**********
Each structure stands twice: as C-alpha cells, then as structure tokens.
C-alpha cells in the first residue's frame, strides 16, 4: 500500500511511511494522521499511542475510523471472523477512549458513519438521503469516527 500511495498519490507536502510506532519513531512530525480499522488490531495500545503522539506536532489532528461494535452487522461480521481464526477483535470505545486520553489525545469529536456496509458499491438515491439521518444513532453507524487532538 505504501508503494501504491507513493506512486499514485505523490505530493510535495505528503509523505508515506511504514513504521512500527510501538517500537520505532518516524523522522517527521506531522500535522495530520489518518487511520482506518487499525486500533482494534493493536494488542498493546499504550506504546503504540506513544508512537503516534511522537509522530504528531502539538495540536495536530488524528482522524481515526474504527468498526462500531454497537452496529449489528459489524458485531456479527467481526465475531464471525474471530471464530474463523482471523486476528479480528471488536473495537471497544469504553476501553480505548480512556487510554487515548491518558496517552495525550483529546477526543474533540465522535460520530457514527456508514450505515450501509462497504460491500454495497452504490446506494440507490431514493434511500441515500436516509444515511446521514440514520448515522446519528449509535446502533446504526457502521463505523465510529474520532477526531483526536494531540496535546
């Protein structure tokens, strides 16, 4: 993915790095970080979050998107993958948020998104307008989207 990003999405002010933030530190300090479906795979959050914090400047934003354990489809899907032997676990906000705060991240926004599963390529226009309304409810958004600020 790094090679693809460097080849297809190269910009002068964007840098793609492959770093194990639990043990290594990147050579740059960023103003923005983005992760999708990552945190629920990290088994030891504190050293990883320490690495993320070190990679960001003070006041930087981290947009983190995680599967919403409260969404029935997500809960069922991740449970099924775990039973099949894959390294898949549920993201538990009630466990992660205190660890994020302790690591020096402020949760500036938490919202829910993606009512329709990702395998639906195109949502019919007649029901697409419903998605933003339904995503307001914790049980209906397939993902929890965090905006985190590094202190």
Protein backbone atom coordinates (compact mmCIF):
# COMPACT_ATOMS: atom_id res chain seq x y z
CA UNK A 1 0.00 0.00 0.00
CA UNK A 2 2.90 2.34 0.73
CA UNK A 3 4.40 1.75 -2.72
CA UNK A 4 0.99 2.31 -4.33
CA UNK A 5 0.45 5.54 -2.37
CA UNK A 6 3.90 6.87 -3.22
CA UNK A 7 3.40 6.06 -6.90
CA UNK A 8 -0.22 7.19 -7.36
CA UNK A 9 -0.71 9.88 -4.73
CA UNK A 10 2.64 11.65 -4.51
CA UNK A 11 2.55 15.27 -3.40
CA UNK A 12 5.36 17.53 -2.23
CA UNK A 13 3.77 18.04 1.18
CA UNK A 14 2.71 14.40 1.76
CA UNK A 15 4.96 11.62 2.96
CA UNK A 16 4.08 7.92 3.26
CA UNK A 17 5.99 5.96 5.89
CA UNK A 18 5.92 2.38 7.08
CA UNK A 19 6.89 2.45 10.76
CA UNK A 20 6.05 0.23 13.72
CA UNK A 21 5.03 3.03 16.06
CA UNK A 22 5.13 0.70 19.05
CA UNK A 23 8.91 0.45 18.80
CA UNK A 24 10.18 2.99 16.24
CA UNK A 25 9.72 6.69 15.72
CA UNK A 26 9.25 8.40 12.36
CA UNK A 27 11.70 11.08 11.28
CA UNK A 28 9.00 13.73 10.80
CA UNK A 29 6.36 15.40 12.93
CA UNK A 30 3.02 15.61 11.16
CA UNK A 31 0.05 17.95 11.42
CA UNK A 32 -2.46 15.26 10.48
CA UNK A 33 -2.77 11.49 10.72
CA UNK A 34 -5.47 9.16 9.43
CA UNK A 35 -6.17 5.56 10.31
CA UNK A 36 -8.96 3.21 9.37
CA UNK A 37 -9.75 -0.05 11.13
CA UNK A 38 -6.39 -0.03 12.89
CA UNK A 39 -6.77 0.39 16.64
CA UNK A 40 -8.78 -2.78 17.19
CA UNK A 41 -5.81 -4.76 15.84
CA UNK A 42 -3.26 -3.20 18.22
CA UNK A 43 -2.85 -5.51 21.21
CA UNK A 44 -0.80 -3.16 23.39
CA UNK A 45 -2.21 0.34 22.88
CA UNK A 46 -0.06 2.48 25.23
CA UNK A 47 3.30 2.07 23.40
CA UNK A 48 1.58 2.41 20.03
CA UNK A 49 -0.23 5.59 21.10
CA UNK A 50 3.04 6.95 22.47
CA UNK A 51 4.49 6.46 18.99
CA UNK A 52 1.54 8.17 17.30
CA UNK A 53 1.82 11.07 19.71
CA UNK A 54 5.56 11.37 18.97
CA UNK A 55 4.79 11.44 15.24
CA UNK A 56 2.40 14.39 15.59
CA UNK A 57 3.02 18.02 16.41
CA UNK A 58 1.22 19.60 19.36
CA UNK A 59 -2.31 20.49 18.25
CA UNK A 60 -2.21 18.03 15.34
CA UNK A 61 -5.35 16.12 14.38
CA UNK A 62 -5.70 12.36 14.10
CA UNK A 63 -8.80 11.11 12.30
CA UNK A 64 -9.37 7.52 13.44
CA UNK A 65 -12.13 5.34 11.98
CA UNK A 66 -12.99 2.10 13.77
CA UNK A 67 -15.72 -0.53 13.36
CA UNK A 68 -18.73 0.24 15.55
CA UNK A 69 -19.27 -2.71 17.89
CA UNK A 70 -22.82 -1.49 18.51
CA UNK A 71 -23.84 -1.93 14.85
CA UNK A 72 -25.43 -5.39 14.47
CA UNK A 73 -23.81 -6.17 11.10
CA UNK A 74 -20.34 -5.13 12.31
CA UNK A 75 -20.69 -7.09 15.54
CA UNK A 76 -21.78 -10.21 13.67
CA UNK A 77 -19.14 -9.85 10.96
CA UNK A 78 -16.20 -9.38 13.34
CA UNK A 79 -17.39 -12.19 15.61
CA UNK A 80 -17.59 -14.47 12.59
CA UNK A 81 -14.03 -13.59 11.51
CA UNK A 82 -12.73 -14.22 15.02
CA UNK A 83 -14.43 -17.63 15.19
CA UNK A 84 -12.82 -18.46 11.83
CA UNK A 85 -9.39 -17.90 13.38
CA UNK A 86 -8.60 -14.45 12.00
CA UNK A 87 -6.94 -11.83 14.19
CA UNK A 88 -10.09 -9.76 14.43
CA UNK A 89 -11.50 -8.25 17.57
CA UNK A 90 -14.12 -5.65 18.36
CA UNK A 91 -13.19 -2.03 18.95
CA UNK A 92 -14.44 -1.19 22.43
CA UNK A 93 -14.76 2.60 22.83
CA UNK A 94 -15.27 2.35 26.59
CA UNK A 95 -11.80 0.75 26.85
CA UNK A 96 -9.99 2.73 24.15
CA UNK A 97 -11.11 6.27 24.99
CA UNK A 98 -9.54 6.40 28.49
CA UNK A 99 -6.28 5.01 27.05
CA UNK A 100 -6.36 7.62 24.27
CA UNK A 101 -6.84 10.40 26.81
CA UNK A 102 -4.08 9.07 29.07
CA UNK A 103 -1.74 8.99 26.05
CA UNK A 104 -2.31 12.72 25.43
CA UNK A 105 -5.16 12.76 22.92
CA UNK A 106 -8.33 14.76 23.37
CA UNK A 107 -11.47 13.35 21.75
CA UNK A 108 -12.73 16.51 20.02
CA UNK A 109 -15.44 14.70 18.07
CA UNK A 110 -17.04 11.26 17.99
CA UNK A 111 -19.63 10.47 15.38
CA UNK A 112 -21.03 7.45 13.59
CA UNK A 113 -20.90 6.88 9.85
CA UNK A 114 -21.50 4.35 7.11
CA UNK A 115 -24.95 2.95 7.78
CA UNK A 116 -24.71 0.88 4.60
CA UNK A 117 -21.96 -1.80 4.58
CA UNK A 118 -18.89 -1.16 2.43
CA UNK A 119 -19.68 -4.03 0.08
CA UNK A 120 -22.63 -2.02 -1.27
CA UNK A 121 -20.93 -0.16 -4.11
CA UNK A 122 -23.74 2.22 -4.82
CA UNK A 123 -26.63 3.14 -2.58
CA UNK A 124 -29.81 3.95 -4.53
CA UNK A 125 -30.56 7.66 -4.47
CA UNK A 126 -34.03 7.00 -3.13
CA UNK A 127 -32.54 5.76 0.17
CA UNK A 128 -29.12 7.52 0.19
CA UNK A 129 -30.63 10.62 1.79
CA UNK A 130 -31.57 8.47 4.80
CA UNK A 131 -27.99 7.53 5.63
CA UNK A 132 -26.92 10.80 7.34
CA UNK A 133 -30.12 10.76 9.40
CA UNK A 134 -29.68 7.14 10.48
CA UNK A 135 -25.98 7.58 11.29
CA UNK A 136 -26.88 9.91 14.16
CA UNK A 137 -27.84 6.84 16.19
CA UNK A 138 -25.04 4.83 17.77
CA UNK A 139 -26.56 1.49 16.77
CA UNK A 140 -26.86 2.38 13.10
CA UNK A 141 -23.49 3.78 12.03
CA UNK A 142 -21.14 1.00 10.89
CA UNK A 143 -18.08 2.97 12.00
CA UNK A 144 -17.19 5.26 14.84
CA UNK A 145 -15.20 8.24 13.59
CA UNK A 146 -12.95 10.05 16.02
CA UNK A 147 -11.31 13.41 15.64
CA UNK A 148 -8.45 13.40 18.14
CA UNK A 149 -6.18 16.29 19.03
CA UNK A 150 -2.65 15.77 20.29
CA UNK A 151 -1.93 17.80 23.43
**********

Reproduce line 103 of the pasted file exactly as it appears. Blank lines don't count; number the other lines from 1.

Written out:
CA UNK A 98 -9.54 6.40 28.49